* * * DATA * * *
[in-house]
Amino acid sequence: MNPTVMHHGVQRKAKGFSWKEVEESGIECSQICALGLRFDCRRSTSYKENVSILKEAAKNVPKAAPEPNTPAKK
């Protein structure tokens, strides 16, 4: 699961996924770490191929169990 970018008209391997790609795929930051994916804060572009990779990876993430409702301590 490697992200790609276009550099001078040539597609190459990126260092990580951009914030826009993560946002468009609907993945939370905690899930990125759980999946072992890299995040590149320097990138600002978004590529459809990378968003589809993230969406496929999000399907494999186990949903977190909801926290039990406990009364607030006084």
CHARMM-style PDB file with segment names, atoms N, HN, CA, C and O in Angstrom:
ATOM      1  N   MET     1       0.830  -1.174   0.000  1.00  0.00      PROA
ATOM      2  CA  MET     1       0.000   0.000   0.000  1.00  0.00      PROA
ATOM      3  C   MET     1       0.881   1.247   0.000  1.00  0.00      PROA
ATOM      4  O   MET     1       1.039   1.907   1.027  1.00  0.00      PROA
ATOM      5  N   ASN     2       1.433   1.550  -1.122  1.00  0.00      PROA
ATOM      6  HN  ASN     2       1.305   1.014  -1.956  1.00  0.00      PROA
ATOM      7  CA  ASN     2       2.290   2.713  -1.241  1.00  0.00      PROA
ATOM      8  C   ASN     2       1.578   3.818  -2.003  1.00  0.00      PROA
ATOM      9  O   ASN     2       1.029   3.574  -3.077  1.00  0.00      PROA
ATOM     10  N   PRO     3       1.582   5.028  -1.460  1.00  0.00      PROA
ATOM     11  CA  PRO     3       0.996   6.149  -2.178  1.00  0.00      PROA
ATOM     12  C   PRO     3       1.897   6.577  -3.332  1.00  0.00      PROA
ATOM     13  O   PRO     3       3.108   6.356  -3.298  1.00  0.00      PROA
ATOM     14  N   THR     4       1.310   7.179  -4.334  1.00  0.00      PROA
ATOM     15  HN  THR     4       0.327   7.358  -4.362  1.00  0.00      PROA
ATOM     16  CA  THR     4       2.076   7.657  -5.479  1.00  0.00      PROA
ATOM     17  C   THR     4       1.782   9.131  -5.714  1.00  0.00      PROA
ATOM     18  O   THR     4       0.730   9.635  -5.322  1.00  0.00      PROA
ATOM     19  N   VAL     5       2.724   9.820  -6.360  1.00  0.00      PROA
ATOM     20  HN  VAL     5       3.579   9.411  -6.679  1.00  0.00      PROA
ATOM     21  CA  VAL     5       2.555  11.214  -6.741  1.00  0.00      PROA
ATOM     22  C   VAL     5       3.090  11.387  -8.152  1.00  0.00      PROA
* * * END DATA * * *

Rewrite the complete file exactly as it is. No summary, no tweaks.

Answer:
[in-house]
Amino acid sequence: MNPTVMHHGVQRKAKGFSWKEVEESGIECSQICALGLRFDCRRSTSYKENVSILKEAAKNVPKAAPEPNTPAKK
């Protein structure tokens, strides 16, 4: 699961996924770490191929169990 970018008209391997790609795929930051994916804060572009990779990876993430409702301590 490697992200790609276009550099001078040539597609190459990126260092990580951009914030826009993560946002468009609907993945939370905690899930990125759980999946072992890299995040590149320097990138600002978004590529459809990378968003589809993230969406496929999000399907494999186990949903977190909801926290039990406990009364607030006084």
CHARMM-style PDB file with segment names, atoms N, HN, CA, C and O in Angstrom:
ATOM      1  N   MET     1       0.830  -1.174   0.000  1.00  0.00      PROA
ATOM      2  CA  MET     1       0.000   0.000   0.000  1.00  0.00      PROA
ATOM      3  C   MET     1       0.881   1.247   0.000  1.00  0.00      PROA
ATOM      4  O   MET     1       1.039   1.907   1.027  1.00  0.00      PROA
ATOM      5  N   ASN     2       1.433   1.550  -1.122  1.00  0.00      PROA
ATOM      6  HN  ASN     2       1.305   1.014  -1.956  1.00  0.00      PROA
ATOM      7  CA  ASN     2       2.290   2.713  -1.241  1.00  0.00      PROA
ATOM      8  C   ASN     2       1.578   3.818  -2.003  1.00  0.00      PROA
ATOM      9  O   ASN     2       1.029   3.574  -3.077  1.00  0.00      PROA
ATOM     10  N   PRO     3       1.582   5.028  -1.460  1.00  0.00      PROA
ATOM     11  CA  PRO     3       0.996   6.149  -2.178  1.00  0.00      PROA
ATOM     12  C   PRO     3       1.897   6.577  -3.332  1.00  0.00      PROA
ATOM     13  O   PRO     3       3.108   6.356  -3.298  1.00  0.00      PROA
ATOM     14  N   THR     4       1.310   7.179  -4.334  1.00  0.00      PROA
ATOM     15  HN  THR     4       0.327   7.358  -4.362  1.00  0.00      PROA
ATOM     16  CA  THR     4       2.076   7.657  -5.479  1.00  0.00      PROA
ATOM     17  C   THR     4       1.782   9.131  -5.714  1.00  0.00      PROA
ATOM     18  O   THR     4       0.730   9.635  -5.322  1.00  0.00      PROA
ATOM     19  N   VAL     5       2.724   9.820  -6.360  1.00  0.00      PROA
ATOM     20  HN  VAL     5       3.579   9.411  -6.679  1.00  0.00      PROA
ATOM     21  CA  VAL     5       2.555  11.214  -6.741  1.00  0.00      PROA
ATOM     22  C   VAL     5       3.090  11.387  -8.152  1.00  0.00      PROA